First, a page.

Your pics are better, and I can use them. To really bring out the details you need more light. How much light are you using; in Watts, type of bulb?
Edit: I've added this to the first post; If you are having problems with image quality; try basic three point lighting, though with a backdrop you can modify this (quick Google: such as here, and here). More Google for lighting such as this here.
You will notice they all mention the need for light, and lots of it. The bulbs you should use are 'daylight' bulbs. You can get good 'daylight' eco-bulbs, that use less Watts, produce less heat (think of the resin!), and provide a good white light. Type 'daylight bulb' into Amazon and you should get a good selection.
And this image:
With a little messing about in photoshop (assuming the resin is 'white'), I recorded the actions, used to correct the image, and applied it to all. Once I have a good enough photo (more light!) I can customize a set of mods for that specific camera (ie 'colour correction burano') and any future snaps with the same set up are easy to correct (hit 'play'). I still want more light though ;D
Anyway, thanks burano, I've added you images to the store - for the minis that are in the store
PS: thanks for the shot of the Merc 2
Last Edit: Jun 21, 2011 15:36:28 GMT -5 by Philip S
There doesn't seem to be excessive artifacting - so I'm guess it's not gone to optical zoom - but there is grain. There isn't enough light to get rid of the grain.
All digital cameras love light. You want enough light to trip the auto-features to go to ISO 100 or 200. If lower than 400 grain starts to creep in (example).
So you may wonder why cameras do not use ISO 100 all the time? The simple answer is speed. Without a tripod it has to be quick enough not to get motion blur. For hand-held shot, without motion blur, ISO 100 needs the light of a bright summers day (think holiday snaps in the sun). That is a lot of light. If the light is not that intense; you need to increase the exposure time to get to ISO 100, and that means a tripod to counter shake/ motion blur.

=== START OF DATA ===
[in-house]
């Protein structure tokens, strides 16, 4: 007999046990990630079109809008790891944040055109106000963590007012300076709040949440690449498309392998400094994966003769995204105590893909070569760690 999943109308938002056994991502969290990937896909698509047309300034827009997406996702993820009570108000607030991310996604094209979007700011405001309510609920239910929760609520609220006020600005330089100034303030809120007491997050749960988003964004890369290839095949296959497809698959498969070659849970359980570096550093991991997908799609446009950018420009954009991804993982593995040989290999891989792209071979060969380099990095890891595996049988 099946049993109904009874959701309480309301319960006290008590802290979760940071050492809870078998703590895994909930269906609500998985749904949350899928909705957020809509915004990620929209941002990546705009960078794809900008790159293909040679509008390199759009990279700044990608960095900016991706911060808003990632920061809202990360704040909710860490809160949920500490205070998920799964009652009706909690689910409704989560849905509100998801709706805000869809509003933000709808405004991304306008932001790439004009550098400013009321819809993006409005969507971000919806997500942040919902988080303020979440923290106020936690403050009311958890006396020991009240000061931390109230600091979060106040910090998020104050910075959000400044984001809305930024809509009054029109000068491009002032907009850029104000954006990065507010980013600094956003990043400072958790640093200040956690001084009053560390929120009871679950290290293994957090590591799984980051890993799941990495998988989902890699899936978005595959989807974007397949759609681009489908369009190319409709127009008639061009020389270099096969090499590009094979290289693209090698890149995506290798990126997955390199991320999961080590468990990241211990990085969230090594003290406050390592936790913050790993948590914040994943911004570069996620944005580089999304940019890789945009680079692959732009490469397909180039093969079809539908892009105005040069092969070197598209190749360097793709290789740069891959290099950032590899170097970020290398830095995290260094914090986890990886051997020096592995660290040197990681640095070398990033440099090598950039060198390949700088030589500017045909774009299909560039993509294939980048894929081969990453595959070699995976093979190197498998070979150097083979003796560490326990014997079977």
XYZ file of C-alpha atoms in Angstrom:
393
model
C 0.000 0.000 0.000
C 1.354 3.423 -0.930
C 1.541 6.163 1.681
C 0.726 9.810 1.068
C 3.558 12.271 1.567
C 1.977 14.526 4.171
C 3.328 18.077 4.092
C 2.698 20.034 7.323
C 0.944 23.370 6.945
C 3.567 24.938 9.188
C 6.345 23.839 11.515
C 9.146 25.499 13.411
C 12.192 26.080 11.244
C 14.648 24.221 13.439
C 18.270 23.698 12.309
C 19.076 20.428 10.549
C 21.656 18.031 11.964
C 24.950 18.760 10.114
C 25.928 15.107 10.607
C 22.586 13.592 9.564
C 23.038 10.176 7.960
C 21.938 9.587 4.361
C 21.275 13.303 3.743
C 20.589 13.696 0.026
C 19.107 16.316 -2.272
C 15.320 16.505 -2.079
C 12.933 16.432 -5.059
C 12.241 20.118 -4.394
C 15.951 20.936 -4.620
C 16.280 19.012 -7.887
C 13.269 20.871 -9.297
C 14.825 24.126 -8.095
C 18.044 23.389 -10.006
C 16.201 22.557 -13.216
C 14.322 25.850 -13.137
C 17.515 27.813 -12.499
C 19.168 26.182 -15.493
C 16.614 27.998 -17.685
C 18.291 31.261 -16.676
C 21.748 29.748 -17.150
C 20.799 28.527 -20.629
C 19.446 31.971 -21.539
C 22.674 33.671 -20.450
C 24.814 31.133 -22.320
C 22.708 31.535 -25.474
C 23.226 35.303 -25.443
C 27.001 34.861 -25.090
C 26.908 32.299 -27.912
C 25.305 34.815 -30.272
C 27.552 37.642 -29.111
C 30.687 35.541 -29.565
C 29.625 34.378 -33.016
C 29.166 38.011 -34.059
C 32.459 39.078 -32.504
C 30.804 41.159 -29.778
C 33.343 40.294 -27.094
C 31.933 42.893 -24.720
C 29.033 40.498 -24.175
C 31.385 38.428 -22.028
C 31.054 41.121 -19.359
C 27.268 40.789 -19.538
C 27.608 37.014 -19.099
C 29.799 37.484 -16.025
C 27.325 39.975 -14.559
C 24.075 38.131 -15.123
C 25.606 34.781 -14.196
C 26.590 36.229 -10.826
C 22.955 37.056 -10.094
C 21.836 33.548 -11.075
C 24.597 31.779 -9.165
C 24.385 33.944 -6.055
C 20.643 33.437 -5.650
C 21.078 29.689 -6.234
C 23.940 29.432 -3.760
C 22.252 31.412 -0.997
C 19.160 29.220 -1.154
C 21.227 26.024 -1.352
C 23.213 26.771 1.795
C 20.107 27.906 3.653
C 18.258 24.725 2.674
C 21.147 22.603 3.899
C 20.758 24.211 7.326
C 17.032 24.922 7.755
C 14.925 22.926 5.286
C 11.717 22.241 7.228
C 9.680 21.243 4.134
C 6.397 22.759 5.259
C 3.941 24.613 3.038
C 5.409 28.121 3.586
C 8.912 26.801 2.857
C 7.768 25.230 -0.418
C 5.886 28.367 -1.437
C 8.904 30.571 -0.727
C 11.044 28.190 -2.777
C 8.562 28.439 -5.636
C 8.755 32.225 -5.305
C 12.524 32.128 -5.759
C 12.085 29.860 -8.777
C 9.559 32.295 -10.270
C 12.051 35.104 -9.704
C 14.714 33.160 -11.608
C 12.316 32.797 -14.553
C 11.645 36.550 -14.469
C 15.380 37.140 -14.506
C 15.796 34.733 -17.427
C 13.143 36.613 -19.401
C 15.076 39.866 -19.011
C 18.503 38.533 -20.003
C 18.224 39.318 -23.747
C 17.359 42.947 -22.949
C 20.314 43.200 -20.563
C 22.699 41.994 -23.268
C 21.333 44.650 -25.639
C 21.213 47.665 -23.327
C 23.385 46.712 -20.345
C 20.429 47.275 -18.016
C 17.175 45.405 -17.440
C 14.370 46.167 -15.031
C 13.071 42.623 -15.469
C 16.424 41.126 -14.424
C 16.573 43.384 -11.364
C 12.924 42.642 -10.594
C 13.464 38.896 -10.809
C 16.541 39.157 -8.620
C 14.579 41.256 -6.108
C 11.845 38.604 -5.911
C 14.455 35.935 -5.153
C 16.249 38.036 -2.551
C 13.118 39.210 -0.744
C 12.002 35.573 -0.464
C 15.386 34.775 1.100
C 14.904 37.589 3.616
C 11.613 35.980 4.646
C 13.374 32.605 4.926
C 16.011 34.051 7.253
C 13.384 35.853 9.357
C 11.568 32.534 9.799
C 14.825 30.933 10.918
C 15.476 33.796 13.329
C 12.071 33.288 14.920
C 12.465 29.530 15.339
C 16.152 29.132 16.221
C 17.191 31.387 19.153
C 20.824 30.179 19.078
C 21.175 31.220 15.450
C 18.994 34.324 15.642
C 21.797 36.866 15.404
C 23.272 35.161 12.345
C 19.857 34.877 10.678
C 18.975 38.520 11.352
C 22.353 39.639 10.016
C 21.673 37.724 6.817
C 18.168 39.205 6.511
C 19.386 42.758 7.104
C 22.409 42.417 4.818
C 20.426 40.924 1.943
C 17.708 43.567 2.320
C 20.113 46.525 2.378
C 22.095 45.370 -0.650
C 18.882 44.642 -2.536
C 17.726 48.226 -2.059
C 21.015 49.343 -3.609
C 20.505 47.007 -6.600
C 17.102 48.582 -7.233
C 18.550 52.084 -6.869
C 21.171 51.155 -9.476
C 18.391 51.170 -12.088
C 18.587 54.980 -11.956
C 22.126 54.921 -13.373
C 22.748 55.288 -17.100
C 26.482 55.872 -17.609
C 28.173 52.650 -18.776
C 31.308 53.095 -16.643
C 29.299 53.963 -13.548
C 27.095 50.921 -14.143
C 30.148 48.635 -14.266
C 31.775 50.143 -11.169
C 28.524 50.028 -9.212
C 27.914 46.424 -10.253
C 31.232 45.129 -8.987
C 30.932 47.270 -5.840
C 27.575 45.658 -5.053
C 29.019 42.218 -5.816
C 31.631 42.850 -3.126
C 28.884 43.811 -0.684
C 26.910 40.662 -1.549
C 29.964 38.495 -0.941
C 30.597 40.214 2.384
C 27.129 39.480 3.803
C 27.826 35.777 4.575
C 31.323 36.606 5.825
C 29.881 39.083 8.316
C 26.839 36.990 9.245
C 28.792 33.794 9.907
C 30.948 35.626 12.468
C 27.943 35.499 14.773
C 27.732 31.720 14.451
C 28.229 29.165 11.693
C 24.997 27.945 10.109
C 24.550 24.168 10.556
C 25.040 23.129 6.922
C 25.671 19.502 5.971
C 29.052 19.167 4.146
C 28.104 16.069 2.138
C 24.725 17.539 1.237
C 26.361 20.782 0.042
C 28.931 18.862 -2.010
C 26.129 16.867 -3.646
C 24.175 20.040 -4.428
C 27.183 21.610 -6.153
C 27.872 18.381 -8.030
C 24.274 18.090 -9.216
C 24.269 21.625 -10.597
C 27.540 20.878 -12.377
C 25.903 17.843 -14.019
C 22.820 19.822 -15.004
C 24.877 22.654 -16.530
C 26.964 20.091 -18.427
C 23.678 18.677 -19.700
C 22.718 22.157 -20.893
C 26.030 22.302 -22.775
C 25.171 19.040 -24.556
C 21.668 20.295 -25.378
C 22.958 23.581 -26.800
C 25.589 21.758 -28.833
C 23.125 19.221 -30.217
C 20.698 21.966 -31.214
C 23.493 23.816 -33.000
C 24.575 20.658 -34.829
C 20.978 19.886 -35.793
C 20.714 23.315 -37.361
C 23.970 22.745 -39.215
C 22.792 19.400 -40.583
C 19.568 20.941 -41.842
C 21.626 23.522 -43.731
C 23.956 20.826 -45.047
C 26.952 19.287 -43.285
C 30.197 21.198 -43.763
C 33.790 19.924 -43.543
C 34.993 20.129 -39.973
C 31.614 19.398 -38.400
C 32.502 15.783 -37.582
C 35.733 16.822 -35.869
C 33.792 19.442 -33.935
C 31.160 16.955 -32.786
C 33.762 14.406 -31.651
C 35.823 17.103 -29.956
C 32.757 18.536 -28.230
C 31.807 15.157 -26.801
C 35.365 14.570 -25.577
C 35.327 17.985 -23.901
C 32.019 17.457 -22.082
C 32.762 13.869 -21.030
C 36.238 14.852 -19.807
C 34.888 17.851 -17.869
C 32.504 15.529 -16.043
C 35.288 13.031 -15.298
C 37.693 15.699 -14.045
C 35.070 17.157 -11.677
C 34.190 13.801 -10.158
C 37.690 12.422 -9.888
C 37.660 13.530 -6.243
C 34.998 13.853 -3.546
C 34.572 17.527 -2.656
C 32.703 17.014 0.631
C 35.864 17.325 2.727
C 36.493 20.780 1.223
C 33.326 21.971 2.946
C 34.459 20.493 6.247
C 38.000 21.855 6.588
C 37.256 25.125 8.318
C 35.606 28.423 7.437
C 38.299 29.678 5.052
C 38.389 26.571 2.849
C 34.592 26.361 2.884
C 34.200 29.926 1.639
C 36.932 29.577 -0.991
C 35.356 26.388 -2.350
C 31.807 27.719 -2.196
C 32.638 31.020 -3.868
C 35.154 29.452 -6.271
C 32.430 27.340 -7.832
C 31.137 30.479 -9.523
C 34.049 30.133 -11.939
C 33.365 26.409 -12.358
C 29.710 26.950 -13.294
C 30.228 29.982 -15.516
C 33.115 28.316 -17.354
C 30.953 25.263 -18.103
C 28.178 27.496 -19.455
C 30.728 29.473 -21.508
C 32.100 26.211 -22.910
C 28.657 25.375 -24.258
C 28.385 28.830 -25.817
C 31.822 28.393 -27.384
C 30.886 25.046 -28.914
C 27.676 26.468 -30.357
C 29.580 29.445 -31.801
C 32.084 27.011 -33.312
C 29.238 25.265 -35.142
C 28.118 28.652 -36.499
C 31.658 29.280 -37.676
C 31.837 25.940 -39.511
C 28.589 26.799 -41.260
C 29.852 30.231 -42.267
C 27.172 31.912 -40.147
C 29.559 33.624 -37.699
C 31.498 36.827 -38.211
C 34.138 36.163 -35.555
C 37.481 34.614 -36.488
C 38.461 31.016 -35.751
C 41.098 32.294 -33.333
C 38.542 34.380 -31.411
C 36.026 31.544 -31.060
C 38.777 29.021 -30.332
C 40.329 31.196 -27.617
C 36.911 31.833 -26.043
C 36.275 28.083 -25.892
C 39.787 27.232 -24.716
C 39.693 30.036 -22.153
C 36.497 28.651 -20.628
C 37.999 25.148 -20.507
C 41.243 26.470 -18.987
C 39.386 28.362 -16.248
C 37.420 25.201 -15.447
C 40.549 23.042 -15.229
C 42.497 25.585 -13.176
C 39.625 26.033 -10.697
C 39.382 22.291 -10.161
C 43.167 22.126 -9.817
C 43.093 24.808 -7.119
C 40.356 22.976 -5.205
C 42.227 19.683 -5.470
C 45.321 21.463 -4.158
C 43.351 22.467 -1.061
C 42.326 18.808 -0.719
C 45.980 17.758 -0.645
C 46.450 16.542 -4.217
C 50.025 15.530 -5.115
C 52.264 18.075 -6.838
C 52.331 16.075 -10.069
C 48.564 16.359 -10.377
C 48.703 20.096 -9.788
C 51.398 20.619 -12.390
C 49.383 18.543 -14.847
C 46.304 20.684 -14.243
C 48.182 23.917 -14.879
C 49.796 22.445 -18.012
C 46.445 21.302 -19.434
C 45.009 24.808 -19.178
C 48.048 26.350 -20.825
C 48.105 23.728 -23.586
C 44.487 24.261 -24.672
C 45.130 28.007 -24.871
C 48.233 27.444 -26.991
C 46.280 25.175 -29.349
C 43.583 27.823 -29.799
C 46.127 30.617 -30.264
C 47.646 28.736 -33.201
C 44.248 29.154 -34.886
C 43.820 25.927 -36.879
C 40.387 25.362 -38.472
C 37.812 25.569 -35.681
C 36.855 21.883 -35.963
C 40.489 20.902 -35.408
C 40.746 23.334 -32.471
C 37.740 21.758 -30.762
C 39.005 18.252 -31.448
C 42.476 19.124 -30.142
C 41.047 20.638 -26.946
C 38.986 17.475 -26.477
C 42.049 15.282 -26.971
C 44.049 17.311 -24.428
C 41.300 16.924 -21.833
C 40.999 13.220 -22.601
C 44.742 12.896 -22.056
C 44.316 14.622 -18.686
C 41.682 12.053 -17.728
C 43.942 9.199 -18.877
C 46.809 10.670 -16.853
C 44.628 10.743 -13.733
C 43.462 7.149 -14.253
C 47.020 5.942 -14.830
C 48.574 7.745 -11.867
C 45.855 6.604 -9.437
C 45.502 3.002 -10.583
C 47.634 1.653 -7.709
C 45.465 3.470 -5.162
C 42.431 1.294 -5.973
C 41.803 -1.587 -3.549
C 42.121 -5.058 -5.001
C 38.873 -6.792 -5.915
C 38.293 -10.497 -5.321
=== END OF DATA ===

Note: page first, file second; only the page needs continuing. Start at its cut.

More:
Many lower end digital cameras do not always come with full manual settings. You can't pick ISO 100, put it one a tripod, and increase the exposure time. Instead the full auto digital camera will drop to a larger ISO setting, 400 (bit of grain), 800, 1,600, and 3,200 (tons of grain) in order to counter motion blur (the manufactures figure it's not going to end up on a tripod - it's for holiday snaps!).
Auto To get around this, you need to throw enough light at it to think it's a summers day (outside). That is actually quite hard to do, and requires proper photography high power bulbs. With a few regular blubs, say 25W eco-bulbs, we are probably only going to get ISO 400 or so, which is OK for what we need. Any lower and we get grain.
Example: The image I took of that knight on horseback directly under an anglepoise lamp with 32W daylight bulb, and there are two 36W fluorescent tube uplighters in the room. The image is not over-exposed because the camera automatically set to a lower ISO setting. It was full auto, macro mode, so I do not know what the exact ISO was, but it must be a reasonably low number. The highlights were not excessively blown out because there was plenty of ambient light (the two fluorescent tubes). The Ambient light is very important.
1:72 scale French Knight by Zvezda (hoof to plume is about 40mm)
It's in no way perfect, it was a quick snap: I literally put the mini on the tin, turned my anglepoise lamp to shine on it, powered on the camera, changed to macro, zoomed in, and clicked. Thing done. The reason I could get away with it, is that there is enough light in my room.
25W of eco-bulb is about 100W of old fashion incandescent bulb. So two 36W tubes, and the 32W anglepoise is 104W, or about 4 100W old fashioned bulbs in my studio. That's the regular amount of light I have when working at night. It's enough to avoid eye strain.
Manual control If you have full manual control you need to pick the ISO, or increase the exposure time, and use a tripod. How you go about that depends on the camera. This allows you to take good quality shots in lower light conditions, probably even get up to ISO 100, or even 80, if the exposure is long enough. Alternatively you can simply flick it to auto, throw a ton of light at it, and let the camera do the work. If there is enough light the camera is automatically switch to a lower ISO number (lower the better).
The two choices are: more light, or use manual mode*.
*If using manual mode you'll probably still want more light (and if learning all about manual mode and photography, you probably can;t help but learn about good lighting).
More light! Google is at your finger tips
Last Edit: Jun 24, 2011 4:20:20 GMT -5 by Philip S